The Corporate Man-slaughter Act was passed in 2007 after 10 years of campaigning by safety groups to make it easier to tackle companies when the failures of senior management lead to a death.
It doesn’t relate specifically to the transport sector but LCV operations certainly come within its scope and although no fleet operators have yet ended up before the courts, this does not mean they can rest easy.
The Act builds on existing duty of care legislation and aims to complement it rather than add to it. But unlike other health and safety laws, a charge under this Act is meant to be a serious one, reserved for the very worst cases, which explains why it has so far only been used once (see panel).
Under the Act, a company commits an offence if the way in which its activities are managed causes a person’s death and amounts to a gross breach of the relevant duty of care owed by the organisation to the dead person.
So what exactly is the van fleet operator’s duty of care? This can be a moot point, but a person charged with this offence will have to show that they took trouble to ensure drivers were safe both on firms’ premises and on the road.
Each case, of course, will be different and taken on its merits, but a jury will be directed by a judge to consider whether the organisation failed to comply with any health and safety regulation that relates to the alleged breach and how serious the extent of that failing was.
Health and safety at work is a wide subject. It covers areas such as loading and unloading at the employer’s premises and also safety on the roads.
Firstly employers should check that their drivers actually have valid licences – a simple task but one that some fleets don’t carry out. Then the vehicles themselves must be maintained to safe standards, with tyres, oil and water checked regularly.
While this might seem simple, it is nevertheless an area where many fleets are lacking, especially when drivers are not responsible for a single vehicle.
A driver’s handbook is also an essential item. By providing this, an employer can set out clearly the way he or she expects drivers to behave. This can cover such items as smoking in the cab, use of hand-hand held mobile phones and eating lunch while on the move – all practices which should be banned.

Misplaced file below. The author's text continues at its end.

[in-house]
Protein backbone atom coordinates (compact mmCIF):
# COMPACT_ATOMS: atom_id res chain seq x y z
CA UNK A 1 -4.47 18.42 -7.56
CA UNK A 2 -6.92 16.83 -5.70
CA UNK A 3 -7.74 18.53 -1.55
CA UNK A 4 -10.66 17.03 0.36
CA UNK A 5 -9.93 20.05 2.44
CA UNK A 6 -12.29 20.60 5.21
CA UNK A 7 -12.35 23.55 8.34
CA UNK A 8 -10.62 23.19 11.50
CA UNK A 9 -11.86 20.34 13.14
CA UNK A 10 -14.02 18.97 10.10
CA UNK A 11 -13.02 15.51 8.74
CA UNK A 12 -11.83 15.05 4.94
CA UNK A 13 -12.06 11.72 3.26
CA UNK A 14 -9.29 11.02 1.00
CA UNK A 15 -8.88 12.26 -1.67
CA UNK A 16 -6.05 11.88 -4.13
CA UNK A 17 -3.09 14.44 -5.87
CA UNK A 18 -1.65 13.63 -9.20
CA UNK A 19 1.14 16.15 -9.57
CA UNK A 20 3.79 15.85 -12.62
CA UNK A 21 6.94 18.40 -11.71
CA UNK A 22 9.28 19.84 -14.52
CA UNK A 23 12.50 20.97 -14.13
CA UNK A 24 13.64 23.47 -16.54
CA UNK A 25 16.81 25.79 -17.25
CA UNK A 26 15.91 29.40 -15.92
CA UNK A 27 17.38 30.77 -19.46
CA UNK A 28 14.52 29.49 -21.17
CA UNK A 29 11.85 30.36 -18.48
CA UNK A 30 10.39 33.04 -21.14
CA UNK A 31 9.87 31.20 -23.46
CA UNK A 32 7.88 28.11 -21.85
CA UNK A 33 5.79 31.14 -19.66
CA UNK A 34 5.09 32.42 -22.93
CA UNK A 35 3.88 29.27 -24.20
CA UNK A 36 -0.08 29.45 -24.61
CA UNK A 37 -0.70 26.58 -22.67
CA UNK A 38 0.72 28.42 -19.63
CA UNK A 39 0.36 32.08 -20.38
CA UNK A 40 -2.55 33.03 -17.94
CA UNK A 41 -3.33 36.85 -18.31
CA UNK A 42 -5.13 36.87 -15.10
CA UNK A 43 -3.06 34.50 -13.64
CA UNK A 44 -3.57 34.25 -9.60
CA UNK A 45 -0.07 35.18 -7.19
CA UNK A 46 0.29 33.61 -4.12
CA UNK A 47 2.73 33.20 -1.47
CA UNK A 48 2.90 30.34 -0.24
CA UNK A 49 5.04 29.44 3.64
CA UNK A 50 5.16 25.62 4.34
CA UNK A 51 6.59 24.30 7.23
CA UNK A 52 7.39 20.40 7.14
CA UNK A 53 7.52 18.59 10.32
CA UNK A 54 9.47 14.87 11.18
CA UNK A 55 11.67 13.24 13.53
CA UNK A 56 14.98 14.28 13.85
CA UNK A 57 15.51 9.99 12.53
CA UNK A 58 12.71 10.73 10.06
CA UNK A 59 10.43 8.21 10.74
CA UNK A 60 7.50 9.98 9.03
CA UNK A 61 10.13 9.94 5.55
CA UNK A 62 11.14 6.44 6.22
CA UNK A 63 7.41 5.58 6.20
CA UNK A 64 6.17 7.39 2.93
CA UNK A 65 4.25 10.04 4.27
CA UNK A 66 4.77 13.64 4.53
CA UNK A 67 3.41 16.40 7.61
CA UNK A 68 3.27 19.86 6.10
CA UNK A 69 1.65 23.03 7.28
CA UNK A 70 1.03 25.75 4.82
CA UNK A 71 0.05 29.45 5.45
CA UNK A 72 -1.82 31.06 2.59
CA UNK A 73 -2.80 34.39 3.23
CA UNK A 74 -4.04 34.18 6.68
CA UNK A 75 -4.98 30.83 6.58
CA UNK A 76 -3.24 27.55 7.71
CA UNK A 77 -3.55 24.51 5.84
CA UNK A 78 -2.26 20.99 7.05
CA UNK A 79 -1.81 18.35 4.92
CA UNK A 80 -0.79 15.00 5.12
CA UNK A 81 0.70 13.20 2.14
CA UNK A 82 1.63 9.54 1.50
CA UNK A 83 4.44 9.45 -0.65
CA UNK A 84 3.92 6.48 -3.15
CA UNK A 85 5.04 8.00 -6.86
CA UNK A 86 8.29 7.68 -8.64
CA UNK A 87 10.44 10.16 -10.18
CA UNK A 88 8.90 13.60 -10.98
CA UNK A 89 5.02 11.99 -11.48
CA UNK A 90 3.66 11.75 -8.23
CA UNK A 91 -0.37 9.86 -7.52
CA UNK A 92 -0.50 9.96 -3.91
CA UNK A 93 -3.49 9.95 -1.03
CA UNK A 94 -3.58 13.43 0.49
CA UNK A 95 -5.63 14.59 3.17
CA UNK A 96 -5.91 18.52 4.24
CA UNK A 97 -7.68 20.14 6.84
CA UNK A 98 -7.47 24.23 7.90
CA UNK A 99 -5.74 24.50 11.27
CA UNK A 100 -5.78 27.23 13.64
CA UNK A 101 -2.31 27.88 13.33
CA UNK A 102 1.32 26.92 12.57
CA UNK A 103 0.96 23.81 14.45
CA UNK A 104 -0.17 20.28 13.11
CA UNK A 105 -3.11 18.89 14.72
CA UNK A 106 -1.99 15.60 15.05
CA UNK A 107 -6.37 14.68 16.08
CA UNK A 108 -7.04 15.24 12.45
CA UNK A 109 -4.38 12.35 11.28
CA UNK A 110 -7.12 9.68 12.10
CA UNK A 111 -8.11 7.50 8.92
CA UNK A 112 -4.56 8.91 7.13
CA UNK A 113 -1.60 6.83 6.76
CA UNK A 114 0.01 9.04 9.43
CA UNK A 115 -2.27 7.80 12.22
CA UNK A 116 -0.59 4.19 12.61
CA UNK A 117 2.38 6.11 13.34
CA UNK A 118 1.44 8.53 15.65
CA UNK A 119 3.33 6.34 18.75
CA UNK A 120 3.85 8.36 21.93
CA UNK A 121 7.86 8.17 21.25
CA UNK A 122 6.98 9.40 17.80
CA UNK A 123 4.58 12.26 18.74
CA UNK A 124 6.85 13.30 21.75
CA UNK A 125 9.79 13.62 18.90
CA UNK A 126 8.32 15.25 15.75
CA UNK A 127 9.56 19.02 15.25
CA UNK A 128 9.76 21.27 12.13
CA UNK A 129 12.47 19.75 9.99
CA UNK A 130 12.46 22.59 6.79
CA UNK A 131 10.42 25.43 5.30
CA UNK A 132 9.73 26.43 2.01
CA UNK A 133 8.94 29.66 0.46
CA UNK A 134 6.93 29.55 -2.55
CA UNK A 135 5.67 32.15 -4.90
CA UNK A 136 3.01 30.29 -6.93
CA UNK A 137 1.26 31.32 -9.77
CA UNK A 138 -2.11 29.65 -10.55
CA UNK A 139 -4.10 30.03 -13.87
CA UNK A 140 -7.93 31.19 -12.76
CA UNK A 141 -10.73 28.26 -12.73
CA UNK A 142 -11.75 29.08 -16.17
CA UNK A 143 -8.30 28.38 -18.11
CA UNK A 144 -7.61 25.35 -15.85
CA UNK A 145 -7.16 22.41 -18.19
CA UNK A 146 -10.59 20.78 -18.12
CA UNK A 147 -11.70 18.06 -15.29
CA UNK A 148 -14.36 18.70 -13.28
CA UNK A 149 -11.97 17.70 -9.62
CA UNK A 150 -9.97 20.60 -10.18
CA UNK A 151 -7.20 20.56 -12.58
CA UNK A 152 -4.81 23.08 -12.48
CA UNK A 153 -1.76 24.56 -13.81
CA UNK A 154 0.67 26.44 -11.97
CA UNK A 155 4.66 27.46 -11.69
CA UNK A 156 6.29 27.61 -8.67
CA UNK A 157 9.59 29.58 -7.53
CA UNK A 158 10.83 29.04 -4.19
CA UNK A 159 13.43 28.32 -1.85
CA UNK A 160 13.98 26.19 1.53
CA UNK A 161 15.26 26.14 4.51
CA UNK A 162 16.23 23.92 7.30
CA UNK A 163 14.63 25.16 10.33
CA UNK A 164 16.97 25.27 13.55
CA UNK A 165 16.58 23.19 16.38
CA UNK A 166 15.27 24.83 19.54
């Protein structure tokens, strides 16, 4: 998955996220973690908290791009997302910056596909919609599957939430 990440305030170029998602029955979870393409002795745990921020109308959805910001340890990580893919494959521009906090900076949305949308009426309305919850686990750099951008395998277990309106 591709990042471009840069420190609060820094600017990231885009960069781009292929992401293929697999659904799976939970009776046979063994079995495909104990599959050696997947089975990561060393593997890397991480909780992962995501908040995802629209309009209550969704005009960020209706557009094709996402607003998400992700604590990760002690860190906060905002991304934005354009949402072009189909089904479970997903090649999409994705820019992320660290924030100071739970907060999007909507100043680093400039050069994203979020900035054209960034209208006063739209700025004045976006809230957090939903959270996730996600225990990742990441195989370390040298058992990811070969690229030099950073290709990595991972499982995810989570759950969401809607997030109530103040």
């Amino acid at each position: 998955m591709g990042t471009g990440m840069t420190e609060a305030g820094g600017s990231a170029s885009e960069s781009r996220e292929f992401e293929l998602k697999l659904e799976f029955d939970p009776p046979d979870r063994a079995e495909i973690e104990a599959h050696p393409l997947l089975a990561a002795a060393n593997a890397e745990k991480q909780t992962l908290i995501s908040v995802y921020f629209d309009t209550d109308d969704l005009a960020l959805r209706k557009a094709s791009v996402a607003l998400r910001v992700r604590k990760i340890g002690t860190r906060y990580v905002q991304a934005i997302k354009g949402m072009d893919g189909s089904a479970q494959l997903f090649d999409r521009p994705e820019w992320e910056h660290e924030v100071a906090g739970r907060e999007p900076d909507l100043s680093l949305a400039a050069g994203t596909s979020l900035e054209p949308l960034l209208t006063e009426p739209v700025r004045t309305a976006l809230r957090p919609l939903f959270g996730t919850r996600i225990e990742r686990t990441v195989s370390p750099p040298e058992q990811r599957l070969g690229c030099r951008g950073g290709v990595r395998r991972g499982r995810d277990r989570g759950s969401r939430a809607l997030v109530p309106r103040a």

Driver training is a subject which should be considered too as a fleet operator who has offered this facility will be less likely to be found guilty under the Act than one which hasn’t.
If a company is charged under the Act it is the senior management who will face the court.
Senior management is defined as the people who play significant roles in the making of decisions about how the company is managed.
This clearly involves those at board level but may also included managers who are involved at a more hands-on level if they manage a substantial part of the business.
If found guilty, a company can face an unlimited fine. However, the Sentencing Advisory Council recommends a figure of between 2.5% and 10% of average annual turnover.
Cotswold Geotechnical Holdings became the first firm convicted under the Act at Winchester Crown Court in 2011 and was fined £385,000.
Although the case is not related specifically to van fleets, the principles under which the judgement was reached are relevant.
Geologist Alexander Wright, 27, from Cheltenham, died in September 2008 when a
pit he was working in collapsed.
He was taking soil samples for a housing development in the 12.6ft (3.8m) pit in Brimscombe Lane, near Stroud, which was not supported by timbers, when it caved in.
The jury at Winchester Crown Court found the company guilty of failing to ensure his safety.